Cutting the carnage: wildlife usage of road culverts in north-eastern New South Wales
Taylor, BD, & Goldingay, RL 2003, Wildlife Research, vol. 30, pp. 529-537.
Culverts may allow animals to move safely between two habitats that have been separated by a road or other linear infrastructure. Culverts installed along the Brunswick Heads section of the Pacific Highway in New South Wales provide safe passage for local wildlife, most frequently wallabies, bandicoots and rodents. Surveys also detected the use of culverts by arboreal mammals such as koalas and possums. In contrast, frogs and reptiles experience less benefit from culverts than other animals as exclusion fencing is ineffective for funnelling small-bodied animals into the culvert. Additionally, vegetation structure in and around culverts seems to influence whether or not an animal uses a culvert structure.
Seventeen vertebrate species, including 12 mammals, were detected using the culverts in a survey conducted over two eight-day periods in Spring and Summer of 2000. As reported in other studies, of all the animals observed, wallabies, bandicoots and rodents were the most frequent users of the culverts. Furthermore, house mice and a number of unidentifiable small mammals, presumably Antechinus species, common dunnarts and/or common planigales, were also detected using the culverts commonly. The detection of arboreal mammals such as koalas, ringtail and brushtail possums in culverts provides further evidence that the instalment of culverts and exclusion fencing along roads is an effective means to provide safe passage for these animals and prevent road mortality. Among all the animal groups detected using the culvert, frogs and reptiles were the least frequently sighted. With a high number of frog road kills also recorded during the survey period, this suggests that culverts are not appropriately designed to address the movement and dispersal needs of these small animals. The authors attributed this finding to the ineffectiveness of exclusion fences in preventing frog thoroughfare as well as the lack of suitable vegetation and habitat furnishings such as rocks and logs in the culverts to make them appeal to reptiles and amphibians.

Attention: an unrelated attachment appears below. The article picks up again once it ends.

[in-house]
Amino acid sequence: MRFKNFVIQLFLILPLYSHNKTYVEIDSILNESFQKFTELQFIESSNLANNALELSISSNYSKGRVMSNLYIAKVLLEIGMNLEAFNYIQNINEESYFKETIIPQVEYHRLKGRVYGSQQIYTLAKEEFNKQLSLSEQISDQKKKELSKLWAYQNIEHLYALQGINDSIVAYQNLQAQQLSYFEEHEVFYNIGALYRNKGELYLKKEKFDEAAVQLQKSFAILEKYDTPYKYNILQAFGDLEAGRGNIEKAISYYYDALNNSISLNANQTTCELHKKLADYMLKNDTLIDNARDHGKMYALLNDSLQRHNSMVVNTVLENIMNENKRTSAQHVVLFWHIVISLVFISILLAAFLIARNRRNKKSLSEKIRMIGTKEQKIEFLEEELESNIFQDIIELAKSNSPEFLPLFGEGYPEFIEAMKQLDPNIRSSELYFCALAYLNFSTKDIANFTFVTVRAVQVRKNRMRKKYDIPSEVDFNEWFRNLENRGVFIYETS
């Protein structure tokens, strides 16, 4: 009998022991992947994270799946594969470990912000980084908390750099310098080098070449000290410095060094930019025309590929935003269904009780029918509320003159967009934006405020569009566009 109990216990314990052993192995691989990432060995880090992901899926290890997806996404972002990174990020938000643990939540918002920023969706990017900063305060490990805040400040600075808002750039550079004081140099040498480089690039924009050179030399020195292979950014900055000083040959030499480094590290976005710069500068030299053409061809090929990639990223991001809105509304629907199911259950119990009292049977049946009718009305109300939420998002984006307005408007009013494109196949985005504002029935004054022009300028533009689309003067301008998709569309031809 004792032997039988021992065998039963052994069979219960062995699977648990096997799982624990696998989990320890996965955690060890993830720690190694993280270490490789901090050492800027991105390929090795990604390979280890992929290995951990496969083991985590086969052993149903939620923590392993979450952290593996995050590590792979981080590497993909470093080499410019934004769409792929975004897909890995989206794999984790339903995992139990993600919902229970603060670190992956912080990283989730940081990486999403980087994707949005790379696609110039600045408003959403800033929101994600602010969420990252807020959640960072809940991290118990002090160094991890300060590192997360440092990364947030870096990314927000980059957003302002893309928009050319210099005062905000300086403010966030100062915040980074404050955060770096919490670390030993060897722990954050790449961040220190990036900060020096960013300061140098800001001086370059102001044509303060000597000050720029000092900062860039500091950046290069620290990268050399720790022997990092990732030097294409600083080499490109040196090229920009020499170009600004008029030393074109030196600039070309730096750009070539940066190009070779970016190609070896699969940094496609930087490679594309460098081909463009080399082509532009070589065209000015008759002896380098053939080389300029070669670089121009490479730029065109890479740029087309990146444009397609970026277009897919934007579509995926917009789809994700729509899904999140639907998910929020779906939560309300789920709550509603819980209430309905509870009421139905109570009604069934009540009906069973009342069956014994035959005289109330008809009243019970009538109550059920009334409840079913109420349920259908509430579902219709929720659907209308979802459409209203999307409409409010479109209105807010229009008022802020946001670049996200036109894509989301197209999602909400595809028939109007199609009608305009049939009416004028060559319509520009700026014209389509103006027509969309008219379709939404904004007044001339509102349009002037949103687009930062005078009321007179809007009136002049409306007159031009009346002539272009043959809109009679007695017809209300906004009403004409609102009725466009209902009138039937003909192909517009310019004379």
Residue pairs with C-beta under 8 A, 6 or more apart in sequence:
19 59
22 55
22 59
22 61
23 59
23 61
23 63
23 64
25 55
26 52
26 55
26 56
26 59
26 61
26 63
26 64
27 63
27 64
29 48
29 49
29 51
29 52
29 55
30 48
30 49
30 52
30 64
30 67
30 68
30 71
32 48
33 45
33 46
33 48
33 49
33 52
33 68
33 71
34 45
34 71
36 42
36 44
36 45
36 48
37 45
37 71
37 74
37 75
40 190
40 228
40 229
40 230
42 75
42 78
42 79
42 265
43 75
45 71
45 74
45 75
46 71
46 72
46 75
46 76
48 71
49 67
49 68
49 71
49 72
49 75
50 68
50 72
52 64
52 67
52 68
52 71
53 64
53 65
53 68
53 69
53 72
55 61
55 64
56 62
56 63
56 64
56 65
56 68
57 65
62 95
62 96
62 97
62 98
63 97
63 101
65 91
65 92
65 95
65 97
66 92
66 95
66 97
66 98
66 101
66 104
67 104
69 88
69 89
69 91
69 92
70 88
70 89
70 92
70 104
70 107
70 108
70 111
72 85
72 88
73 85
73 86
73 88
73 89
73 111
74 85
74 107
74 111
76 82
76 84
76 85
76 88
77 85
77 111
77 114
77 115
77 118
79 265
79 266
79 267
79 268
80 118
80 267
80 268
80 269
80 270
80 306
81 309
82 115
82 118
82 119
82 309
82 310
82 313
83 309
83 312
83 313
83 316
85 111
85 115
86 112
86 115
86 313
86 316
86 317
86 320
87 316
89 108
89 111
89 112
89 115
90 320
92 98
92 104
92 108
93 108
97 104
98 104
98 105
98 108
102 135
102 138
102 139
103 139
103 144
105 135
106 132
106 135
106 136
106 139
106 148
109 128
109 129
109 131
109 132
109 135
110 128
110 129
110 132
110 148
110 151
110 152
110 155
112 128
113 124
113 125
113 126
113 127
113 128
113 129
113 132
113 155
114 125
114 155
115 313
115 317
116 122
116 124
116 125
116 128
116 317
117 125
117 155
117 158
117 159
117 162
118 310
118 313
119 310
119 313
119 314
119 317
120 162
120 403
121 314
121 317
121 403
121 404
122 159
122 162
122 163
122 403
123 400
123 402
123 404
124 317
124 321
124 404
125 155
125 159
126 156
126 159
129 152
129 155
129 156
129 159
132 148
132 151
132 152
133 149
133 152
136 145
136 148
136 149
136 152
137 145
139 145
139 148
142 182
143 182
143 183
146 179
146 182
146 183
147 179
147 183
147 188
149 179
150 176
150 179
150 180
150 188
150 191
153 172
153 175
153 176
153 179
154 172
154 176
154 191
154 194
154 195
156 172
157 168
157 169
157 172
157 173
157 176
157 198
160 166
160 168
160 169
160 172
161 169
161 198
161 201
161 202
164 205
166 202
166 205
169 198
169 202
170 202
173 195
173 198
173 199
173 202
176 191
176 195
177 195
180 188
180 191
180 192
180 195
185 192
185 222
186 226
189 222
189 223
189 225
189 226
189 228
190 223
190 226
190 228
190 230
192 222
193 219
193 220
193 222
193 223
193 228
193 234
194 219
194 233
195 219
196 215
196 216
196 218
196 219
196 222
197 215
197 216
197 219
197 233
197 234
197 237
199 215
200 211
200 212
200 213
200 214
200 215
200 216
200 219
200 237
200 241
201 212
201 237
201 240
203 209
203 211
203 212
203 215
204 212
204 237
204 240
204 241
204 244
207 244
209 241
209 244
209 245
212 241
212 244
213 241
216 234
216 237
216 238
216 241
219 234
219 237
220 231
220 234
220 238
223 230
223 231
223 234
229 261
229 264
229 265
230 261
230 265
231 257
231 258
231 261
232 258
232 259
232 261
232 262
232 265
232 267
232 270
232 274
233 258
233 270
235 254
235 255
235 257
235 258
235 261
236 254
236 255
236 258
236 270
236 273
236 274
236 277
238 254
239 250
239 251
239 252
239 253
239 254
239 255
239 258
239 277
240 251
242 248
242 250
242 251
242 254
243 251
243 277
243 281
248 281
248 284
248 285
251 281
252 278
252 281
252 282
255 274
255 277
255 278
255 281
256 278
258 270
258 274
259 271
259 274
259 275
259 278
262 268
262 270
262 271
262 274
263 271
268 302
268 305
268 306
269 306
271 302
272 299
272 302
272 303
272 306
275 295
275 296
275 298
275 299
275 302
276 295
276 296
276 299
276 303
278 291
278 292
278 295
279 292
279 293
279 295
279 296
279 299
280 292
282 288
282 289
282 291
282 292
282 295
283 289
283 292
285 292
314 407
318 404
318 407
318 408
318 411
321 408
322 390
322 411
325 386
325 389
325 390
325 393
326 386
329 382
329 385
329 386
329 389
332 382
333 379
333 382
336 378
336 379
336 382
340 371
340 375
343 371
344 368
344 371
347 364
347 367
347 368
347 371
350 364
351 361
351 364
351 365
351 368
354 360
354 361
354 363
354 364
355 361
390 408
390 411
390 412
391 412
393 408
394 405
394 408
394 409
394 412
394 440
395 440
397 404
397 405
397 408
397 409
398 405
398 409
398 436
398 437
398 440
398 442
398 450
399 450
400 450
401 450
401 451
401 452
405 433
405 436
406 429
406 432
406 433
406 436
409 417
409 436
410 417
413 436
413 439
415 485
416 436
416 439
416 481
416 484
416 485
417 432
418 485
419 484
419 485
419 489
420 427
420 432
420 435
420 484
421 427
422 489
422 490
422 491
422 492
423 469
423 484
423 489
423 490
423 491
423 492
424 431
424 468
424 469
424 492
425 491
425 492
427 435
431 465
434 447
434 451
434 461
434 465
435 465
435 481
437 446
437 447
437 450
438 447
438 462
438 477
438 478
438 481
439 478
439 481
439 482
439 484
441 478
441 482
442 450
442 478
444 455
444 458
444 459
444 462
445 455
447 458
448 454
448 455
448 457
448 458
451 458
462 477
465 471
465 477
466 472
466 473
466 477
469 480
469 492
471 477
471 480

Although this study cannot confirm that road culverts result in a direct reduction of road mortality for wildlife, the findings suggest that many fauna species make use of culverts to avoid entering the road surface and this reduces their risk of mortality. The authors propose that culverts be adopted more widely in areas where roadkill is a conservation concern, but with design alterations to encourage use by small-bodied animals.
Summarised by Cherie Chan
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